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Sound Off: Pursuing justice in the wake of George Floyd and others

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Rev. Carey A. Grady

The recent killing of George Floyd is a constant reminder of the business-as-usual tactics of law enforcement and another reminder of the acts of terrorism against the black body and soul in America. While all black men stopped by the police are not thugs or guilty of accused crimes, the same can be said for law enforcement officers who take their oaths seriously and are law abiding officers.

However, the history of authority figures getting away with crimes and murder against blacks is alarming. It’s a terrible thing to know intuitively that this happens and yet be powerless to prove it. Thank God for cellphones, YouTube, Facebook and Instagram and text messages.

While coverage of social unrest is ongoing, few will understand that Floyd’s death leaves a psychological scar on black people and will forever contribute to the mistrust of law enforcement and the local community. The killings of Floyd, Ahmaud Arbery and Breonna Taylor make fathers and mothers of black children afraid when their sons and daughters go to football and basketball games on Fridays or movies on Saturday evening. These killings make moms and dads practice the speech that they regret having to give to their sons and daughters each year. I tremble as I write this because I remember the talks. I used to shrug them off. Then one day I realized how serious the talk was.

One of the sad realities of African-American life amongst college students and young adults is to hear them tell stories of friends who died senselessly as a result of police brutality and random acts of preventable violence (race-related). It’s a deafening kind of silence because the silence tells you it could have been you.

For centuries, black churches and civil rights organizations like NAACP, the SCLC and the Urban League have articulated another narrative and been present with families when tragic deaths, usually related to race, happen. In the 1960s and 1970s, something developed called community organizing, and by the early 1980s, faith-based community organizing developed.

Faith-based community organizing is built on the civil rights model of organizing congregations. During the civil rights era, members of congregations were very involved in social protest and the clergy led. In faith-based community organizing entire congregations are involved in justice work. Justice is simply righting wrongs. When people work in justice ministry or justice organizations, they are simply involved in righting the wrong (in their community).

The recent killings in our nation are creating a renewed interest in people of all walks of life to be involved in organizations that are responding to local, state and national injustices. Now is not the time, and it has never been the time, to be quiet about injustices.

But please be aware justice work is not for the faint in heart. Sometimes we confuse the work of justice with charity. Charitable acts are mercy ministries. All over our community, churches, synagogues, mosques and nonprofit organizations have soup kitchens, clothing drives and giveaways, delivering toys to young people whose parents are incarcerated, etc. These are all important ministries and community projects. However, they are charitable acts. The truth is we will never be able to supply all of those needs.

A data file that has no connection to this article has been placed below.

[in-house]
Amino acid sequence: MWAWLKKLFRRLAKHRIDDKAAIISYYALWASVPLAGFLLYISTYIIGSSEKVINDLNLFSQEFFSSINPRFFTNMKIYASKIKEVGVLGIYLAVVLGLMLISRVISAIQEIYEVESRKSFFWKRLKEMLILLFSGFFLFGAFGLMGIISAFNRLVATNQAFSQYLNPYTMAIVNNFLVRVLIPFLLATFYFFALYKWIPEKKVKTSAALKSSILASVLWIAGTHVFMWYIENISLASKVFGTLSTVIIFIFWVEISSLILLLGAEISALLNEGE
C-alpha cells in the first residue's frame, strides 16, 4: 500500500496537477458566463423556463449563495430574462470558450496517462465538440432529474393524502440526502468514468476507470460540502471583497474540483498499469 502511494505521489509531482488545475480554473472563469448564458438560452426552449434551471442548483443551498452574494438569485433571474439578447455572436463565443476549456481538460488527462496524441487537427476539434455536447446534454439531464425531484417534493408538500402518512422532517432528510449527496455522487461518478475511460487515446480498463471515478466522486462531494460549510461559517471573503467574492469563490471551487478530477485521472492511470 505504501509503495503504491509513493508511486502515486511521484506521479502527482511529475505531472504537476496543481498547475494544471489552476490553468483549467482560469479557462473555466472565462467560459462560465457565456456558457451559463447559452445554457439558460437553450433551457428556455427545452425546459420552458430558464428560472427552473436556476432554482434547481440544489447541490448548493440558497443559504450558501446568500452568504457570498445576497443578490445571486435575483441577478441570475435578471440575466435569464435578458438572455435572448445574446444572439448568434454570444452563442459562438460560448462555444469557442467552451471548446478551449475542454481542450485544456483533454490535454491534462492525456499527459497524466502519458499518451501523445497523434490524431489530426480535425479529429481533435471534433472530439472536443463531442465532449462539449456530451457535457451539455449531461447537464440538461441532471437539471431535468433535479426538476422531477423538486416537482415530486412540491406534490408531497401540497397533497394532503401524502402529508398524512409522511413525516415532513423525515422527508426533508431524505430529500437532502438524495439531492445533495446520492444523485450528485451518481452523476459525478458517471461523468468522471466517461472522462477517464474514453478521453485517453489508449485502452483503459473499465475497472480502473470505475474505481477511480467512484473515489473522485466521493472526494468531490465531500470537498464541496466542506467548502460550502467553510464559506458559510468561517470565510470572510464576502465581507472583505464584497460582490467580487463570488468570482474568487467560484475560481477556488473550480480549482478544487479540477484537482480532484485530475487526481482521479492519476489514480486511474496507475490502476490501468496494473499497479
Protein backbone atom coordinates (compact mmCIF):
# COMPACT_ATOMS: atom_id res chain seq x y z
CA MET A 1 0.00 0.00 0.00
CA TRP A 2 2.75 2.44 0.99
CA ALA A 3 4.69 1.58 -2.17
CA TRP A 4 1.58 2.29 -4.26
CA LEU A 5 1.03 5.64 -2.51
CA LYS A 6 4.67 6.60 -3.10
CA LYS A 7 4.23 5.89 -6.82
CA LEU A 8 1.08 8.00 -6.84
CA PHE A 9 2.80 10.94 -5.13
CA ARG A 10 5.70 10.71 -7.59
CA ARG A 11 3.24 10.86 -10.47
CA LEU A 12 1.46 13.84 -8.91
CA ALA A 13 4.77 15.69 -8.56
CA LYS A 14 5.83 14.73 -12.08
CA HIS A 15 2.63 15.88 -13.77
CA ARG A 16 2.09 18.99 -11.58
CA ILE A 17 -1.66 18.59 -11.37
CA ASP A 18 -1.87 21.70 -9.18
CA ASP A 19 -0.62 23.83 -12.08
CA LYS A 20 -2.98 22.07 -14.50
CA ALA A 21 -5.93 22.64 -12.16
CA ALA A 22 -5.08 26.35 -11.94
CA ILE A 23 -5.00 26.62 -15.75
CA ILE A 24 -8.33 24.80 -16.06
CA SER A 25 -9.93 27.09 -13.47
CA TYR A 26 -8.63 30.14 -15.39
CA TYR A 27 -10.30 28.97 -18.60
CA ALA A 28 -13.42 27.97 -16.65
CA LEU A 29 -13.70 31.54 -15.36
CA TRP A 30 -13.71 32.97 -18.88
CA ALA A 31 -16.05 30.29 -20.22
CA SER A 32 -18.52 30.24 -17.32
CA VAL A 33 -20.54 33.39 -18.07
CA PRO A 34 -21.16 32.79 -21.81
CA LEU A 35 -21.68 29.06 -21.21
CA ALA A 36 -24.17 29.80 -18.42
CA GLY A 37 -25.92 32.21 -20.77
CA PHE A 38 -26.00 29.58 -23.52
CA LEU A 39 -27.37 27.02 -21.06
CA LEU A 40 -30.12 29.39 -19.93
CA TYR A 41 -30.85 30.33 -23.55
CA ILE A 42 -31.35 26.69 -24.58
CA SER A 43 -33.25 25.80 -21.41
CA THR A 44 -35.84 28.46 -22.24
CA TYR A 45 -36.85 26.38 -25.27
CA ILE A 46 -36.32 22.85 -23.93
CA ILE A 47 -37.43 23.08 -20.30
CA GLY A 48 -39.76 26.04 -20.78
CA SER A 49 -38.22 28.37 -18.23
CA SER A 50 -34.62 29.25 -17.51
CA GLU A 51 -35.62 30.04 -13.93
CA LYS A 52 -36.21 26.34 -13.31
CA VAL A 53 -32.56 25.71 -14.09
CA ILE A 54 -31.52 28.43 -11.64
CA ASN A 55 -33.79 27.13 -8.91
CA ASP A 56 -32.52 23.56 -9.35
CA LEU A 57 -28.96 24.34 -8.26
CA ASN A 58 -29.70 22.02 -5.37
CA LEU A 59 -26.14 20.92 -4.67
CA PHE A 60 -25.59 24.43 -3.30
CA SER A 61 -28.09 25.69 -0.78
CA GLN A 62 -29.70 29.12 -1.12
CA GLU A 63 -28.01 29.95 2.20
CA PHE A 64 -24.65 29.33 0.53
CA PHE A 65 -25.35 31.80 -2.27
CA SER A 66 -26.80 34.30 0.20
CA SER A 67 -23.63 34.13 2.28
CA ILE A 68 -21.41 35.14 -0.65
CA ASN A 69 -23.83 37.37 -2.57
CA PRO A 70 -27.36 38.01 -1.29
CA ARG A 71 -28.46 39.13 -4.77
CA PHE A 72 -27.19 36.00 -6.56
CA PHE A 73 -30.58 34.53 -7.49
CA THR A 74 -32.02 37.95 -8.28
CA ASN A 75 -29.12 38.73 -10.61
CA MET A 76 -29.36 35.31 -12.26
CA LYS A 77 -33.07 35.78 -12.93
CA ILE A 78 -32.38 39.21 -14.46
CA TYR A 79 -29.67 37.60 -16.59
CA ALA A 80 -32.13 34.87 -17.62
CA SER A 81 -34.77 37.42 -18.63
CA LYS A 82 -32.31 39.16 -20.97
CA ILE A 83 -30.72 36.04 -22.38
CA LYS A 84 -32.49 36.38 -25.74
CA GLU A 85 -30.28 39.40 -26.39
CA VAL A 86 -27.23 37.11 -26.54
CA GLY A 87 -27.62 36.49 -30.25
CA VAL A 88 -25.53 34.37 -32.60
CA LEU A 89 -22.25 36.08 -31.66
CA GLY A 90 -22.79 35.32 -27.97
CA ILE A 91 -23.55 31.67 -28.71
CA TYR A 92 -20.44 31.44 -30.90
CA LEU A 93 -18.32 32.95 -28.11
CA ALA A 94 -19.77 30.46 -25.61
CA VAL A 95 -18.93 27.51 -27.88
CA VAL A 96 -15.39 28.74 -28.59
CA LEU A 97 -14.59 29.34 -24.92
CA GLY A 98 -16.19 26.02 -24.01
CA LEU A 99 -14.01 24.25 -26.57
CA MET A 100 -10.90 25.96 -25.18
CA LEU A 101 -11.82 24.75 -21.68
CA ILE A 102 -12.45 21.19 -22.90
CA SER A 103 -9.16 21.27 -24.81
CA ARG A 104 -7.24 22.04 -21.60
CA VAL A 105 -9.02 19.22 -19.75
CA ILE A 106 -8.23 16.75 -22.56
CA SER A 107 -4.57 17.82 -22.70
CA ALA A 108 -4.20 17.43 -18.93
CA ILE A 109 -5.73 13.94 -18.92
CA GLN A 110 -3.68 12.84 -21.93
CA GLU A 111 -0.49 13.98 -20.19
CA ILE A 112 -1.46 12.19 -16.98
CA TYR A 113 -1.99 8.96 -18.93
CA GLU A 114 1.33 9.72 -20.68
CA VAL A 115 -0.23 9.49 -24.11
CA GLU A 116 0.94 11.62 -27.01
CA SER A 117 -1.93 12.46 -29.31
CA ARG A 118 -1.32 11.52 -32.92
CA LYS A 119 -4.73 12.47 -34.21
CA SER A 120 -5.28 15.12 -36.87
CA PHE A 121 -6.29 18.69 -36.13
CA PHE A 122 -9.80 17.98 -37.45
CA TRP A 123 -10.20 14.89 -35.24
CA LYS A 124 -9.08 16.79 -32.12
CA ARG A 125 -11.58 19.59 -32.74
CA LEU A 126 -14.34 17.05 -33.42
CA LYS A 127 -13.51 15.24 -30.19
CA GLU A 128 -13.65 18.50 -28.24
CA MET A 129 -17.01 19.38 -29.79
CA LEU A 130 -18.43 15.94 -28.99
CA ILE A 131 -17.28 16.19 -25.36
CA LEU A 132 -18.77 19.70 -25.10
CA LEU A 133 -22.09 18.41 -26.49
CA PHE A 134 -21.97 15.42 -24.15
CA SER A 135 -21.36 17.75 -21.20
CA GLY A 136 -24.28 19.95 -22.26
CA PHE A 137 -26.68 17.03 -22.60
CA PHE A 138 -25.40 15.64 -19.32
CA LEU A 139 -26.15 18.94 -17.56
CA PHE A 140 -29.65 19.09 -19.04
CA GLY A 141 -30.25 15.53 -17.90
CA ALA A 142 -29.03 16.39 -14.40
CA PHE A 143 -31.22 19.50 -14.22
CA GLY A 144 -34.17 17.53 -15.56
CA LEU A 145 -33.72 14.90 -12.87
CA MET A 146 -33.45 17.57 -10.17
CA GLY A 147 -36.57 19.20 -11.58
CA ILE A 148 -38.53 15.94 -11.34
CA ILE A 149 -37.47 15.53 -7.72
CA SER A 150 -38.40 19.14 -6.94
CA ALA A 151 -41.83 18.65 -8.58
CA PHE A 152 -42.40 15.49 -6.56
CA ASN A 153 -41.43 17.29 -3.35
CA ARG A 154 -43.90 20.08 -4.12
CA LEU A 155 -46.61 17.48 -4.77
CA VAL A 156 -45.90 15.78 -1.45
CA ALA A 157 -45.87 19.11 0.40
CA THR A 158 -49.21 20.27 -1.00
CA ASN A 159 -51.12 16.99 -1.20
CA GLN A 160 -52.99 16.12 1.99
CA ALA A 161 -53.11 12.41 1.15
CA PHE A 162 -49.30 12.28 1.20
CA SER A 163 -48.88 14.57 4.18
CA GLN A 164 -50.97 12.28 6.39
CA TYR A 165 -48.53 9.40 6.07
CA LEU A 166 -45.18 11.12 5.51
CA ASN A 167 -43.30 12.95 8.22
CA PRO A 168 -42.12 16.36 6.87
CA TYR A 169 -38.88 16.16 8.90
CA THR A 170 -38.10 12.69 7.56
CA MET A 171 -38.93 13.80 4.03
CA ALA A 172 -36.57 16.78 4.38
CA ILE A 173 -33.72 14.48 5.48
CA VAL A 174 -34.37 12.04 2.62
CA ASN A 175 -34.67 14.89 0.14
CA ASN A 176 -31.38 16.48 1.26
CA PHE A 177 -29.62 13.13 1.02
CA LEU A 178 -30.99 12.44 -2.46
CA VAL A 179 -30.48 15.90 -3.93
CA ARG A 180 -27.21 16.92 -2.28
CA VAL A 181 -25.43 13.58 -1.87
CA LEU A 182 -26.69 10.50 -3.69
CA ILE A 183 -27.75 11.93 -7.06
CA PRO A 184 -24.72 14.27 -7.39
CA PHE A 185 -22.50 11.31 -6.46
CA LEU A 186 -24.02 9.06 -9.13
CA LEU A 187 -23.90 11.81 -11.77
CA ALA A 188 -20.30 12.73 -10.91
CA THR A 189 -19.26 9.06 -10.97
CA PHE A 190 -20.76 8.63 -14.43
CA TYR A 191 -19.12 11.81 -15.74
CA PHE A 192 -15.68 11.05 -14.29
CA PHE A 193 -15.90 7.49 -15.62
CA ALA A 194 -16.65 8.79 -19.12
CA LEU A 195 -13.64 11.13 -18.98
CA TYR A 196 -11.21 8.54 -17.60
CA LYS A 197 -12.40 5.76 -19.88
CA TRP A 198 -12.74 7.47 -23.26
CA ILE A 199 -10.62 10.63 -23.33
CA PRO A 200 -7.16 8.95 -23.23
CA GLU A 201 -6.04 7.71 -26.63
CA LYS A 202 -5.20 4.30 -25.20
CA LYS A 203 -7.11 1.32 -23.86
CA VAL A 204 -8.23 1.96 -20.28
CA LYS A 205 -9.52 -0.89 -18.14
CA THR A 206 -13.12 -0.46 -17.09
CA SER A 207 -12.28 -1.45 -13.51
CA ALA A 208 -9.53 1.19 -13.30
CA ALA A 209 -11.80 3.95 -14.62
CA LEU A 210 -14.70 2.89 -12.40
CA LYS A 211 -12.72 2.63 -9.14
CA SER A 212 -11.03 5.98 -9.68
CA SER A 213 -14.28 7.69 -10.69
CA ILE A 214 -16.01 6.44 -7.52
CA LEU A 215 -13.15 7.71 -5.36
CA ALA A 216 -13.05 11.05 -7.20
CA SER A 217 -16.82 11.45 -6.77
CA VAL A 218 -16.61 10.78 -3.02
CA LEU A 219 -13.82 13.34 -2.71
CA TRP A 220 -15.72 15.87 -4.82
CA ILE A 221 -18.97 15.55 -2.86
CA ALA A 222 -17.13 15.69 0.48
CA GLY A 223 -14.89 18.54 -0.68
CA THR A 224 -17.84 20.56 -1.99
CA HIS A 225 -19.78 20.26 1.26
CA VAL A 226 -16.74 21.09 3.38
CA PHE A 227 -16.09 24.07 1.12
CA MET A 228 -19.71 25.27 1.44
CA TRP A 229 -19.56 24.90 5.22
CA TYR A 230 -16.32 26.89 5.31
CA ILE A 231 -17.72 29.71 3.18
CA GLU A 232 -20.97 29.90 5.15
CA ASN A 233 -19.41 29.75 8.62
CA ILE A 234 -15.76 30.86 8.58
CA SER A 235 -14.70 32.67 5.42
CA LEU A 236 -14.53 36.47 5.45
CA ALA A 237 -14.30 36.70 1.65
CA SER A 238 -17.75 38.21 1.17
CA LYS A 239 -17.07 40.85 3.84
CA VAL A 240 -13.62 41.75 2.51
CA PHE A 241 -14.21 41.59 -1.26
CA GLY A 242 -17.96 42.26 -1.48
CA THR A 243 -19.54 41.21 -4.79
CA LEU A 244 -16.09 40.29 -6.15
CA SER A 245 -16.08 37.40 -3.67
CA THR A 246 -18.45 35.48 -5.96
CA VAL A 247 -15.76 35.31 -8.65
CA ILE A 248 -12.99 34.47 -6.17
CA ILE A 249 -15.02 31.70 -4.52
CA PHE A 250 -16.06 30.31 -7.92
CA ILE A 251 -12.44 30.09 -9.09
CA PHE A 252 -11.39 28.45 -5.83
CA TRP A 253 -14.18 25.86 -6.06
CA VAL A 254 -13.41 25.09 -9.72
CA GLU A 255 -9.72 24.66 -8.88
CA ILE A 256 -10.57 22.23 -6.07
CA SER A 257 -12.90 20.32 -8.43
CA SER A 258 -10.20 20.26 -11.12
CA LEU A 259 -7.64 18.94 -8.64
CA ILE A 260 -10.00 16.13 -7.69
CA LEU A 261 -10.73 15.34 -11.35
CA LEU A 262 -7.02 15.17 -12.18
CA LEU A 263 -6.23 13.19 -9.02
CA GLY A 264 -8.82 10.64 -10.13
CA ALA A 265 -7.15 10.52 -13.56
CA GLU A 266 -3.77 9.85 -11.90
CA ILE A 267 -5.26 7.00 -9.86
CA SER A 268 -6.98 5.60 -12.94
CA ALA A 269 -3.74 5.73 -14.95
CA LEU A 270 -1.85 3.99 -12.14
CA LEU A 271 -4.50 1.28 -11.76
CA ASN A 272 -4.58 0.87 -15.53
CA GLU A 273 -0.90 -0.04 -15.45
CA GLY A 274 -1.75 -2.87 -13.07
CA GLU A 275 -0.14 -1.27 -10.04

Justice asks a different set of questions. Justice asks why there are so many people in the soup kitchen line, why there are so many people in need of clothes and why children’s parents are incarcerated. Justice asks those questions and goes to the root source and tackles that question and issue. When we pursue justice we negate the need for charitable acts. The charitable act puts a Band-Aid on the problem, justice goes to the root of the problem and finds a solution.

The recent killings of Ahmaud Arbery, Breonna Taylor and George Floyd have enraged people across the country. The reality is this type of killing is systemic and institutional and will only change with organized people power.

One thing we can do is vote and change the people in office, who are business-as-usual politicians. We don’t need to be electing persons who are planning on being career politicians, and those who want to rise through the ranks. We need to vote for people who make a difference and make the world and their local community a better place and who are not afraid to address the real issues that are impacting people.

Many of the killings of innocent black people are the result of hundreds of years of racism and multiple community problems like education, affordable housing, a lack of behavioral health resources, crime and gun violence, unfair sentencing laws and what Michelle Alexander calls “The New Jim Crow.”

Organizing for community transformation works. Please join an organization that addresses community problems and concerns and seeks to find solutions to those issues. And please make sure you vote!

Rev. Carey A. Grady is the pastor of Reid Chapel AME Church in Columbia.

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